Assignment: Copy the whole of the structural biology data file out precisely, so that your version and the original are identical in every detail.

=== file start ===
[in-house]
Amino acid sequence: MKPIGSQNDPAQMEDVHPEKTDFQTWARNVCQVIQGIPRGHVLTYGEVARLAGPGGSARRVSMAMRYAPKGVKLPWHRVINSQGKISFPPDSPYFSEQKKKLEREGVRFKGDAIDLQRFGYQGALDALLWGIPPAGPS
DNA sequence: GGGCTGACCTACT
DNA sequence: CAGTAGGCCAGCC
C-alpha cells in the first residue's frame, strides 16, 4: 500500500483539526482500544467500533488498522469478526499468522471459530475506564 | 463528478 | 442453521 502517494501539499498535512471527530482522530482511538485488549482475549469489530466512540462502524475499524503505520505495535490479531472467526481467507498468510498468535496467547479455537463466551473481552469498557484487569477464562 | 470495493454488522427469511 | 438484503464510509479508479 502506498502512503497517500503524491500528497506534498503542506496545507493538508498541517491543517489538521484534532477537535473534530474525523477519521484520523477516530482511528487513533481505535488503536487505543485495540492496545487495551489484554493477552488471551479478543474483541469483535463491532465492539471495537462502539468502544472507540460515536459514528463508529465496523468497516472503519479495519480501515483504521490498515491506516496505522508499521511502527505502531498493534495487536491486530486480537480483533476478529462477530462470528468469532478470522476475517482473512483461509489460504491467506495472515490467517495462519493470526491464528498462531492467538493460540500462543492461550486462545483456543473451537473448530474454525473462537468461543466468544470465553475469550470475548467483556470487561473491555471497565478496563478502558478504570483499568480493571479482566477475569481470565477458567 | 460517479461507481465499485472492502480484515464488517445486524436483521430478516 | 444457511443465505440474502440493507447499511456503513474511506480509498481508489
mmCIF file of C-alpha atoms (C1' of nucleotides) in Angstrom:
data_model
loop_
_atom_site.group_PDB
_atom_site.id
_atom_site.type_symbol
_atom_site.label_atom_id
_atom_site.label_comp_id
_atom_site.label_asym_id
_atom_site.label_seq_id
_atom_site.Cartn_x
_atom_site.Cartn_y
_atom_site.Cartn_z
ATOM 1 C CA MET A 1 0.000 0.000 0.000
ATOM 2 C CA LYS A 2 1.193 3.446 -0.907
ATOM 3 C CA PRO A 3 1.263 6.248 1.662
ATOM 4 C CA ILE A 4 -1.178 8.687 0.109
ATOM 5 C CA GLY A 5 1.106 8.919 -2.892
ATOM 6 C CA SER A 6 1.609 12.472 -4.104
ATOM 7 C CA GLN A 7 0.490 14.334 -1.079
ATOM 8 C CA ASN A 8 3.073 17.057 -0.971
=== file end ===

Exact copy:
[in-house]
Amino acid sequence: MKPIGSQNDPAQMEDVHPEKTDFQTWARNVCQVIQGIPRGHVLTYGEVARLAGPGGSARRVSMAMRYAPKGVKLPWHRVINSQGKISFPPDSPYFSEQKKKLEREGVRFKGDAIDLQRFGYQGALDALLWGIPPAGPS
DNA sequence: GGGCTGACCTACT
DNA sequence: CAGTAGGCCAGCC
C-alpha cells in the first residue's frame, strides 16, 4: 500500500483539526482500544467500533488498522469478526499468522471459530475506564 | 463528478 | 442453521 502517494501539499498535512471527530482522530482511538485488549482475549469489530466512540462502524475499524503505520505495535490479531472467526481467507498468510498468535496467547479455537463466551473481552469498557484487569477464562 | 470495493454488522427469511 | 438484503464510509479508479 502506498502512503497517500503524491500528497506534498503542506496545507493538508498541517491543517489538521484534532477537535473534530474525523477519521484520523477516530482511528487513533481505535488503536487505543485495540492496545487495551489484554493477552488471551479478543474483541469483535463491532465492539471495537462502539468502544472507540460515536459514528463508529465496523468497516472503519479495519480501515483504521490498515491506516496505522508499521511502527505502531498493534495487536491486530486480537480483533476478529462477530462470528468469532478470522476475517482473512483461509489460504491467506495472515490467517495462519493470526491464528498462531492467538493460540500462543492461550486462545483456543473451537473448530474454525473462537468461543466468544470465553475469550470475548467483556470487561473491555471497565478496563478502558478504570483499568480493571479482566477475569481470565477458567 | 460517479461507481465499485472492502480484515464488517445486524436483521430478516 | 444457511443465505440474502440493507447499511456503513474511506480509498481508489
mmCIF file of C-alpha atoms (C1' of nucleotides) in Angstrom:
data_model
loop_
_atom_site.group_PDB
_atom_site.id
_atom_site.type_symbol
_atom_site.label_atom_id
_atom_site.label_comp_id
_atom_site.label_asym_id
_atom_site.label_seq_id
_atom_site.Cartn_x
_atom_site.Cartn_y
_atom_site.Cartn_z
ATOM 1 C CA MET A 1 0.000 0.000 0.000
ATOM 2 C CA LYS A 2 1.193 3.446 -0.907
ATOM 3 C CA PRO A 3 1.263 6.248 1.662
ATOM 4 C CA ILE A 4 -1.178 8.687 0.109
ATOM 5 C CA GLY A 5 1.106 8.919 -2.892
ATOM 6 C CA SER A 6 1.609 12.472 -4.104
ATOM 7 C CA GLN A 7 0.490 14.334 -1.079
ATOM 8 C CA ASN A 8 3.073 17.057 -0.971